Top down racing makes a comeback in this second title in the XBLA House Party, from Slick Entertainment. Can it revive the glory days? or are some things best left buried?
During my misspent youth, much time and money was spent in the Amusement arcades. One of my favorite machines was the top down racing game that had the screen in table form and allowed four players to take a steering wheel and pedals, then race to their hearts content. I miss those days, games were far simpler then.
So, we jump forward to the modern day and find a new title coming to XBLA. Scrap Metal goes back in time and offers a top down racer with a difference. These small, sprite-like vehicles are armed with machine guns. Players will have the chance to hurtle around tracks in a variety of different modes, from plain racing to demolition derbies.
Playing through the story, the player will be challenged with completing various objectives with most as simple as winning a race. The combat racing equivalent of boss battles will also feature. Players may find themselves going back and forth a bit during the story, revisiting past locations. As the story continues, the player will obtain new vehicles. These can be upgraded, in order to make the game easier. However, the player can only keep four cars in their garage, so lots of careful choices must be made.
A game such as this lives and dies simply on the controls and physics. Unfortunately Scrap Metal cannot be said to be living in these areas. Firstly the controls leave a lot to be desired. Two options are offered. For the experienced racer, steering is offered on the left stick, with the left trigger controlling braking and the right for acceleration. The other, “easier” option puts the acceleration also on the left stick, yet braking still requires the left trigger. Neither of these options work particularly well.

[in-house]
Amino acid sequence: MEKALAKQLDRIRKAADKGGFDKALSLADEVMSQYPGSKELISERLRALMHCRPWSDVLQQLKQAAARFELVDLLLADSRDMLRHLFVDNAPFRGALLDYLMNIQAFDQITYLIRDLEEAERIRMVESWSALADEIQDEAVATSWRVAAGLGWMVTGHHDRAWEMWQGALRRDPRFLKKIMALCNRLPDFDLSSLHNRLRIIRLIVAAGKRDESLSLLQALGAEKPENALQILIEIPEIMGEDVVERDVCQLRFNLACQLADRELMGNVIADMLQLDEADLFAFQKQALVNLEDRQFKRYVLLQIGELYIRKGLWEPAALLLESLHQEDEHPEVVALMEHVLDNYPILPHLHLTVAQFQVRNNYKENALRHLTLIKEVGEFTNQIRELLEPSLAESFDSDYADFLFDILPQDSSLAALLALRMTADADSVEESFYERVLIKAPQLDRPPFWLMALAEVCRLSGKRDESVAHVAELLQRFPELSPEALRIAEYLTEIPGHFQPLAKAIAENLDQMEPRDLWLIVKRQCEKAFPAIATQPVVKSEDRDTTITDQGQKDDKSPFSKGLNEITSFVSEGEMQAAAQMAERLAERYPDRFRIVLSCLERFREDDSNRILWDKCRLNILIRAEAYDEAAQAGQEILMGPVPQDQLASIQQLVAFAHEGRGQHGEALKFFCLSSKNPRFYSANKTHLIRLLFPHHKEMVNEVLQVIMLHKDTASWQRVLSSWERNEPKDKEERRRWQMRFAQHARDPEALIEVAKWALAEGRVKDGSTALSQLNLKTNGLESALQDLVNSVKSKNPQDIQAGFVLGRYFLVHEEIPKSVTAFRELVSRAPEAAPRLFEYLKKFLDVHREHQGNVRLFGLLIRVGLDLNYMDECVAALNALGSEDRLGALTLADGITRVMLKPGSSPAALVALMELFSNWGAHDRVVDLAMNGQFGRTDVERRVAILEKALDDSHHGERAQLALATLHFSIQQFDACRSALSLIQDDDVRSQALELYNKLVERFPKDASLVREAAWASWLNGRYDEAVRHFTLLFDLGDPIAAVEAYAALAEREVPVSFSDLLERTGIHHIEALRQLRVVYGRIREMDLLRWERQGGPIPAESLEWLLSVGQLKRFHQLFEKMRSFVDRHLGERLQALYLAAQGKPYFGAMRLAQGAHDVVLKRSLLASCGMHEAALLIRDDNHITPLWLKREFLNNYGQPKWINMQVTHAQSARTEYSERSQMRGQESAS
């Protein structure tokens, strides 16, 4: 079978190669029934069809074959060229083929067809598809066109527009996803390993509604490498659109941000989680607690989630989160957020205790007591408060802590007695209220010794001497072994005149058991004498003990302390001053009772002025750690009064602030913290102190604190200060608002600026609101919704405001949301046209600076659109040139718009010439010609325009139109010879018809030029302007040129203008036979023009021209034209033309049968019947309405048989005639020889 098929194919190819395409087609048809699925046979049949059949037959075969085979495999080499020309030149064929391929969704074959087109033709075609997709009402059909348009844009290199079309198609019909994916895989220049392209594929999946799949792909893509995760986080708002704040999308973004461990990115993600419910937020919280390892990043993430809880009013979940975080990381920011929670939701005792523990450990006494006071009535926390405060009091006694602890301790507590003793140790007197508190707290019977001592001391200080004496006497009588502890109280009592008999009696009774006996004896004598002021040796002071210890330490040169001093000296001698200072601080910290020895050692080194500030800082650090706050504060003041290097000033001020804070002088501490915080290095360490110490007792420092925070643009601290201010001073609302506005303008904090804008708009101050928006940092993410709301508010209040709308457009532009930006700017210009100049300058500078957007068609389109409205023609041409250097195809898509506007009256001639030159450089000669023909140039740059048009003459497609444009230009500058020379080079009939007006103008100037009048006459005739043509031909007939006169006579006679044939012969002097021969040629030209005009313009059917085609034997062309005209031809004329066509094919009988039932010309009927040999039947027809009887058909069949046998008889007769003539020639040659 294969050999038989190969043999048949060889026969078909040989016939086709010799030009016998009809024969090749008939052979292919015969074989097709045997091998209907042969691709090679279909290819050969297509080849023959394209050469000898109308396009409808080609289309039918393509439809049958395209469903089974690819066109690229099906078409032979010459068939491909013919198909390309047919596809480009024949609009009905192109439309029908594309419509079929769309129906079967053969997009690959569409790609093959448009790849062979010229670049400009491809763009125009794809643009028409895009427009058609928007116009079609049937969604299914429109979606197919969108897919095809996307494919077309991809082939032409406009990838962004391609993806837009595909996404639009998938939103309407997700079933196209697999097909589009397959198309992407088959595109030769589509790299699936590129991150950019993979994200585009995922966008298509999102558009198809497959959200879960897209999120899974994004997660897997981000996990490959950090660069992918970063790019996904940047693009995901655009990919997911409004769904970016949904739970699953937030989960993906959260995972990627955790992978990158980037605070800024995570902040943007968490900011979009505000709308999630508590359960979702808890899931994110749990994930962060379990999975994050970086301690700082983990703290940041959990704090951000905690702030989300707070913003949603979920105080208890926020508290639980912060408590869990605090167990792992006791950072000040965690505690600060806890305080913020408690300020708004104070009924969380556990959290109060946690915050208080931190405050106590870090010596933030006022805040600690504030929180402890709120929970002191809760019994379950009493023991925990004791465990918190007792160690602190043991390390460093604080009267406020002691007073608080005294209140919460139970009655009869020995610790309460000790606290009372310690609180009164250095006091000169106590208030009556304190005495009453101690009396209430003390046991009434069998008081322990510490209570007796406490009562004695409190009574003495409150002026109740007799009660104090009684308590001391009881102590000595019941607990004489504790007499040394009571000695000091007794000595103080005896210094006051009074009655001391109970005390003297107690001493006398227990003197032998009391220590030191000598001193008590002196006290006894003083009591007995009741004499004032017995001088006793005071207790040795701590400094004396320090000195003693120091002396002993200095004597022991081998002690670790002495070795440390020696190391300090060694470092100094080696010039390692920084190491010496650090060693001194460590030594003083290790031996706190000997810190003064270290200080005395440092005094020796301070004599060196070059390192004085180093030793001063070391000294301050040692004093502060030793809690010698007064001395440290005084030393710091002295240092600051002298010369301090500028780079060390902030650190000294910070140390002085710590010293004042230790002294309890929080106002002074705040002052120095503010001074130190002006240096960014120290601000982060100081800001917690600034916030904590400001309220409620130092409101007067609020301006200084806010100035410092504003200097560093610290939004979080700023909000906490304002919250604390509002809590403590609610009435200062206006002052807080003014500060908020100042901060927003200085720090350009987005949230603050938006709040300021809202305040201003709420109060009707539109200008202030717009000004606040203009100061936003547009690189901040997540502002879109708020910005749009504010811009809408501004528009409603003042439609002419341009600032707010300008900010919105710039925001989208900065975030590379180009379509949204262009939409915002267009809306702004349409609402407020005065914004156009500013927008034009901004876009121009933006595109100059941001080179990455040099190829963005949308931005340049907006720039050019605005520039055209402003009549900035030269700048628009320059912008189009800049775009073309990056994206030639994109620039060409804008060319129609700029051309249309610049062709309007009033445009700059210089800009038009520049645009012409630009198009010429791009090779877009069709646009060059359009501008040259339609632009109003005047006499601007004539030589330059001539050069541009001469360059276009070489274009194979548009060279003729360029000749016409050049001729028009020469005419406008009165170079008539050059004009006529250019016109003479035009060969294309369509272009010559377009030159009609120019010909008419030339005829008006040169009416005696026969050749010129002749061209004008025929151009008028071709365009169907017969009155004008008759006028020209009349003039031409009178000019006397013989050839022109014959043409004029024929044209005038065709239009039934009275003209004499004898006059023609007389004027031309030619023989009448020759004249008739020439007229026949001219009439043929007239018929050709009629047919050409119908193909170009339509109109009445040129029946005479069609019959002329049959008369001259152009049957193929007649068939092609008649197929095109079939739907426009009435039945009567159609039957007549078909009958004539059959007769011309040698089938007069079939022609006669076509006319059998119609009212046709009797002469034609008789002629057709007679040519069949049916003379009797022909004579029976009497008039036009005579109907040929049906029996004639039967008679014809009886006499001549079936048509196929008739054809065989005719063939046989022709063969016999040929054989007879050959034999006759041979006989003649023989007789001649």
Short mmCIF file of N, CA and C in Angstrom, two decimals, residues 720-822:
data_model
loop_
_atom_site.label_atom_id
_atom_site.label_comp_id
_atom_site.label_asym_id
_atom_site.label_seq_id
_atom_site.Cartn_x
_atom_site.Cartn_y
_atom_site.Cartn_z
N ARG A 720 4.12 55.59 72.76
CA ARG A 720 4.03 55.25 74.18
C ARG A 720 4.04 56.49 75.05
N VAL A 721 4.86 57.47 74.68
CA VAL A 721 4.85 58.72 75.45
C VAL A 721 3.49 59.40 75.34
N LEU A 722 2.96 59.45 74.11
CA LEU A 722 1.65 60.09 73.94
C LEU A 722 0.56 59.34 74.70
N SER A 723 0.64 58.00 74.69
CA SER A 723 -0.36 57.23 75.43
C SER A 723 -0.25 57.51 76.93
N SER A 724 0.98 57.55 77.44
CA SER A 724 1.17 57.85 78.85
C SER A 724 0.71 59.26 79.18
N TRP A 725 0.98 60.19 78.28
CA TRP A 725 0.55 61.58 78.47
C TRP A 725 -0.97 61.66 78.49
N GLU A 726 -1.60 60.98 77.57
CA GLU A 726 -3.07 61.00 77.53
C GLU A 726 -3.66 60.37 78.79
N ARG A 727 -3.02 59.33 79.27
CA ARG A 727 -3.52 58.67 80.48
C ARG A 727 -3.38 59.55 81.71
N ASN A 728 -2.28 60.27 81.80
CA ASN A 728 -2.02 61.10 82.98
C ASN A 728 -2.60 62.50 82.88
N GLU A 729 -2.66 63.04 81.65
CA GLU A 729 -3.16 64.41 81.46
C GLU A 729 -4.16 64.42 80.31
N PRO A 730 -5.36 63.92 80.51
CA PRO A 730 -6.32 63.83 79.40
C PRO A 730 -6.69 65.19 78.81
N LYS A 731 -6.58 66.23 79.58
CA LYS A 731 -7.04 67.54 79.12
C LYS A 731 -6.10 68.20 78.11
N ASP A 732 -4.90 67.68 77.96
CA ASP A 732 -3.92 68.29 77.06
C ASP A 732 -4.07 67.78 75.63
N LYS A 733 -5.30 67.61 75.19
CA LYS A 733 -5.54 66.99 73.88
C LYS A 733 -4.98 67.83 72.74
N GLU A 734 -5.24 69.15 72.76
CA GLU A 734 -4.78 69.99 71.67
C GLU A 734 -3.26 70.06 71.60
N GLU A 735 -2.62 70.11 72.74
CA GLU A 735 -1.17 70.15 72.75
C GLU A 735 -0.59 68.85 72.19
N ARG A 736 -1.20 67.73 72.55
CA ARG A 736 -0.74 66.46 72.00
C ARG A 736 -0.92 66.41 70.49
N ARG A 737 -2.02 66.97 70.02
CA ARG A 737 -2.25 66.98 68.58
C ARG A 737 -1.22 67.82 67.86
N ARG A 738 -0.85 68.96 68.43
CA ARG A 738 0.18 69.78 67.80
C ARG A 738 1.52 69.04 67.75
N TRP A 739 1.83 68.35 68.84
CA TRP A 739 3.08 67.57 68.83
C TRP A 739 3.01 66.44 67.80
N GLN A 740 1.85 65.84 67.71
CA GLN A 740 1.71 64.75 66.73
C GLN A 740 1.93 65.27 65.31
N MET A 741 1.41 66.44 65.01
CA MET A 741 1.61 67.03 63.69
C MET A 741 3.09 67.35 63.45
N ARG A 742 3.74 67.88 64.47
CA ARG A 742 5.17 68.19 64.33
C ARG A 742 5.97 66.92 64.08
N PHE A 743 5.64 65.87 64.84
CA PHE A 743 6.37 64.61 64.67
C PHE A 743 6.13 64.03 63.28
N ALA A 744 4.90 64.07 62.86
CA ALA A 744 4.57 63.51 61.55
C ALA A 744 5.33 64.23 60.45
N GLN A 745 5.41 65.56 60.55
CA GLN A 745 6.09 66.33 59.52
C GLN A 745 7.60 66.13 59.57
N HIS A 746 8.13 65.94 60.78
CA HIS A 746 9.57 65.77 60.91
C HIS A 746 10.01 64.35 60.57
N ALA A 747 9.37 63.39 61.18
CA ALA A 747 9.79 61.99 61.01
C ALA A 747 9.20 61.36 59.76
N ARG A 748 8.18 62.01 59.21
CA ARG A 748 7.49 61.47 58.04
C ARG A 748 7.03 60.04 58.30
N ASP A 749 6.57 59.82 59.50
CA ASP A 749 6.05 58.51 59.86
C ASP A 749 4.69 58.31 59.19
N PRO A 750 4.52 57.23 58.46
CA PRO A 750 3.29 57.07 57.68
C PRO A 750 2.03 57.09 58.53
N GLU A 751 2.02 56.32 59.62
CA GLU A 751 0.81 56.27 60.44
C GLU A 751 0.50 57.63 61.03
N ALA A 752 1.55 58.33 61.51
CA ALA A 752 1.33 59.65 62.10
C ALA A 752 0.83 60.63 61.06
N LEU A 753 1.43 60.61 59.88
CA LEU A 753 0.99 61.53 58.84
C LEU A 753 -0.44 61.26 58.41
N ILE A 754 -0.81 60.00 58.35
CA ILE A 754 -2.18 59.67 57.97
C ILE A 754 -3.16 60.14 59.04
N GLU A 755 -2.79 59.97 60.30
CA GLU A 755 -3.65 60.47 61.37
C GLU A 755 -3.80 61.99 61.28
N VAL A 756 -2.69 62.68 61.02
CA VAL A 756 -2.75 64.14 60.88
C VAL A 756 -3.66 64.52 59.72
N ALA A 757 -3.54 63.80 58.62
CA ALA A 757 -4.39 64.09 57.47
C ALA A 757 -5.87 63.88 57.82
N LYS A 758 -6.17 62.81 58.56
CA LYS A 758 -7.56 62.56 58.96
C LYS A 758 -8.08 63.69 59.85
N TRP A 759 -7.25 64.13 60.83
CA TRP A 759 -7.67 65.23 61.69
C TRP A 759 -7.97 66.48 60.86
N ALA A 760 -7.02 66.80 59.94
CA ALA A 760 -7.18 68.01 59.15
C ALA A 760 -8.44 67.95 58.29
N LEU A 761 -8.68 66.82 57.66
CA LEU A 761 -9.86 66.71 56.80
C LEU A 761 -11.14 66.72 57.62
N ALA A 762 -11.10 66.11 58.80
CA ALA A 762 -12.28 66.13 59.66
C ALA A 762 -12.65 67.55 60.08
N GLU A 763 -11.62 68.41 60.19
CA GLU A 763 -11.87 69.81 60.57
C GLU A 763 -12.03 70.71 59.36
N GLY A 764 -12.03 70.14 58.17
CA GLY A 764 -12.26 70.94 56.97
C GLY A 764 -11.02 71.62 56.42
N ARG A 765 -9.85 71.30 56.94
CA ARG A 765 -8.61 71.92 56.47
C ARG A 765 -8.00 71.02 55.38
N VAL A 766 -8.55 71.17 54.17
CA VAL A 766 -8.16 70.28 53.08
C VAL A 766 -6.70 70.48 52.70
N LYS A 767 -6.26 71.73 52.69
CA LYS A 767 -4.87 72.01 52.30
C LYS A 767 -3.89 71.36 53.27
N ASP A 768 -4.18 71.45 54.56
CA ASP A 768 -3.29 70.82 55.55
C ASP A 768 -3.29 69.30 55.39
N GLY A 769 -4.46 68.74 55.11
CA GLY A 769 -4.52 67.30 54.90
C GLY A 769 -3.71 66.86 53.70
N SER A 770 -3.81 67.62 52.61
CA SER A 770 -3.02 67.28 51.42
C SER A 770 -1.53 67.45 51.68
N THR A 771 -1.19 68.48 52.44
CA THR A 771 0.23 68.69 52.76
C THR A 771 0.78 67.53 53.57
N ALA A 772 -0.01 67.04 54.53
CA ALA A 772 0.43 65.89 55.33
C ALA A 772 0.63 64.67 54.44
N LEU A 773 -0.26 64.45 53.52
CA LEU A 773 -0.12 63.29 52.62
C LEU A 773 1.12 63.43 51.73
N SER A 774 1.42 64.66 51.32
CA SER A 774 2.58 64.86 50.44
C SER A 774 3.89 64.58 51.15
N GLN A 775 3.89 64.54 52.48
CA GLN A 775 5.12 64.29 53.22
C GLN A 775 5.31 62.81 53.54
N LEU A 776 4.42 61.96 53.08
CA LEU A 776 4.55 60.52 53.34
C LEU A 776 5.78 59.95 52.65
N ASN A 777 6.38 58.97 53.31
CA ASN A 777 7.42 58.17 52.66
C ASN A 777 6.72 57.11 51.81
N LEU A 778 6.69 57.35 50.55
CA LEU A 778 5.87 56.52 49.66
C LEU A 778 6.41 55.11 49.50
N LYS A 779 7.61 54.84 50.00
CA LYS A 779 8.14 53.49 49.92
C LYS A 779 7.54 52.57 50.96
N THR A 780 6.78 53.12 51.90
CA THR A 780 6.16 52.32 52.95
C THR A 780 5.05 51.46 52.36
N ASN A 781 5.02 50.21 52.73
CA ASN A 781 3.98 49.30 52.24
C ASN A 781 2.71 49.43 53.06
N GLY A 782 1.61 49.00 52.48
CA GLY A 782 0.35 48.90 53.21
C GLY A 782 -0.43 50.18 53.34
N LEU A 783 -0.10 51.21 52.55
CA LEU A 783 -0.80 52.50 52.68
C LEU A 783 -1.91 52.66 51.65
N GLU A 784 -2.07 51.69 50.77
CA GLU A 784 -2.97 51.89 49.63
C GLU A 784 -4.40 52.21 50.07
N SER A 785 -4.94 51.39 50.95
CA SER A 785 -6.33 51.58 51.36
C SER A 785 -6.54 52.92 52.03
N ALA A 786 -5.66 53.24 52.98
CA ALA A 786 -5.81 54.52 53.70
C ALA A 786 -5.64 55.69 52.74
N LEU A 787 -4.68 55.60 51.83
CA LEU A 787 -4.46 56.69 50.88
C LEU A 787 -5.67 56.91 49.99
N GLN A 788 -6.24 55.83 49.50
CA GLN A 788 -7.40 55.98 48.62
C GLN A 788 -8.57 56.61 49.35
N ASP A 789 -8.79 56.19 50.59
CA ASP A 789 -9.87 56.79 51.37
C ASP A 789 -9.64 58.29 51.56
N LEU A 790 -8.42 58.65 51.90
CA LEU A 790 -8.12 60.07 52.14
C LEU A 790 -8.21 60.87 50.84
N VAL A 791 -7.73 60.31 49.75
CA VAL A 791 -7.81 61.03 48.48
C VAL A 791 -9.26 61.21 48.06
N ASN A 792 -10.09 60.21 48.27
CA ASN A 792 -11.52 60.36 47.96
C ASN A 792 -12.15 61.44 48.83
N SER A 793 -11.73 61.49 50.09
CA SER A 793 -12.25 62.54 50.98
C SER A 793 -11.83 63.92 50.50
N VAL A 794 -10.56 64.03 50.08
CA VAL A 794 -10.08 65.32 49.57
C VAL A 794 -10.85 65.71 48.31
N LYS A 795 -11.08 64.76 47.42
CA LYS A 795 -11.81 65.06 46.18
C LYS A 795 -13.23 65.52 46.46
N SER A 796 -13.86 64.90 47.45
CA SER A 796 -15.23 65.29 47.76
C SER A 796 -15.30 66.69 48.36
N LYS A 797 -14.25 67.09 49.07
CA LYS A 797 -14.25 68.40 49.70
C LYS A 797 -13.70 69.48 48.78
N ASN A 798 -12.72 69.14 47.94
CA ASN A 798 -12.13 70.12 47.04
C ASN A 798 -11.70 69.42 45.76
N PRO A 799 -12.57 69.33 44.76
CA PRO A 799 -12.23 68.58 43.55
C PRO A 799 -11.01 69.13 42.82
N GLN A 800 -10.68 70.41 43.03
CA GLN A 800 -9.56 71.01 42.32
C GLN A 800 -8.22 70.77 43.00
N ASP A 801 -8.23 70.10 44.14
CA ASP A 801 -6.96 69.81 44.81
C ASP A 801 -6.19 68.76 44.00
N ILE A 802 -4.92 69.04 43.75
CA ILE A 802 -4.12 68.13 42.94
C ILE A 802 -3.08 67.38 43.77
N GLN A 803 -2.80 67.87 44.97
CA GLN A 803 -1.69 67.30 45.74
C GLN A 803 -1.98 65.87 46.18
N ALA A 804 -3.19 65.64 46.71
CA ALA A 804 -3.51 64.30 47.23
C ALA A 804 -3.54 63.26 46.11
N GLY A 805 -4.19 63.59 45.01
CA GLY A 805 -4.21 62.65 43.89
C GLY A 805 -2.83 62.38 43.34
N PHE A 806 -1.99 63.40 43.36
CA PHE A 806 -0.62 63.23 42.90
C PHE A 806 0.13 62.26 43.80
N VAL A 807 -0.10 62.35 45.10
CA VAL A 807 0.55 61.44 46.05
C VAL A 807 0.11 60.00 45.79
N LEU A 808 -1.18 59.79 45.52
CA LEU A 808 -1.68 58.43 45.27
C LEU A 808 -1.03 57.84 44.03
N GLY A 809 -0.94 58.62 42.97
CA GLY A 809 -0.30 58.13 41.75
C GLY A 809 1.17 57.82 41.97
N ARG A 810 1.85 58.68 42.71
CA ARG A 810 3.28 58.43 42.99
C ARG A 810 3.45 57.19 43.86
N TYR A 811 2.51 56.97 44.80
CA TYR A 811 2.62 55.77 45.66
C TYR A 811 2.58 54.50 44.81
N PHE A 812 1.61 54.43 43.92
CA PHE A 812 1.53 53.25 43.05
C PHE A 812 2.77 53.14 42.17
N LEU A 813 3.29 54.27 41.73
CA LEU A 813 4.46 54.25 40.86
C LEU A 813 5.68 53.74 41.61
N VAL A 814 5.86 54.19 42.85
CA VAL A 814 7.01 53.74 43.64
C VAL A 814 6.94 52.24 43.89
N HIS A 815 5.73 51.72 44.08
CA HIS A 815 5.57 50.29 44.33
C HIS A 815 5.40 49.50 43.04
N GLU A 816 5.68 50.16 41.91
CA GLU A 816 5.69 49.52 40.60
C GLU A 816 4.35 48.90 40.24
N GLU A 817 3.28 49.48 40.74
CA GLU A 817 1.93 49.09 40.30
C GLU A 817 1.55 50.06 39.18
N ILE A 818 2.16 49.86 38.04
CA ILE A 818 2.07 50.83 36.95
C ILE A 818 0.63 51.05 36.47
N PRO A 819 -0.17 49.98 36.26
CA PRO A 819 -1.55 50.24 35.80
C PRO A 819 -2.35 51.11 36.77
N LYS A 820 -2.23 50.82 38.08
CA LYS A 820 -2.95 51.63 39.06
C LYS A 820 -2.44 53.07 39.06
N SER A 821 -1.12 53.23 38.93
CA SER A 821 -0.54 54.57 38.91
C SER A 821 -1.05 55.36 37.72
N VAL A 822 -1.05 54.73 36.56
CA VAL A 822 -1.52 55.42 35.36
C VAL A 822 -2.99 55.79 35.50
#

The physics of the game also seem a little awry. Racing around the track is relatively simple, as long as you don’t hit anything, or get hit. But, as this is a combat racing game, getting hit is kinda integral. Snagging an obstacle or getting shunted by another racer will mostly result in the players vehicle being spun and thrown completely off course. If added to the imprecise controls, this makes for a very frustrating game.
The game looks quite nice, for the genre, but still looks dated in this modern day. The top down style, like watching the action from a satellite, will never look amazing. But the lack of variety in the tracks and the general dirtiness of the setting serves only to reduce the appeal.
Playing multiplayer, either online or locally, certainly amps up the fun. There are a fair few modes to play with and the joy of knowing that you are all in the same boat regarding the controls and physics, makes for some quite intense races.
I left Scrap Metal feeling a sense of lost opportunity. What could have been a great arcade combat racer is let down by awkward controls, loose physics and lack of variety. It is still entertaining for a while, but players will find themselves wondering what all of the fuss was about before too long.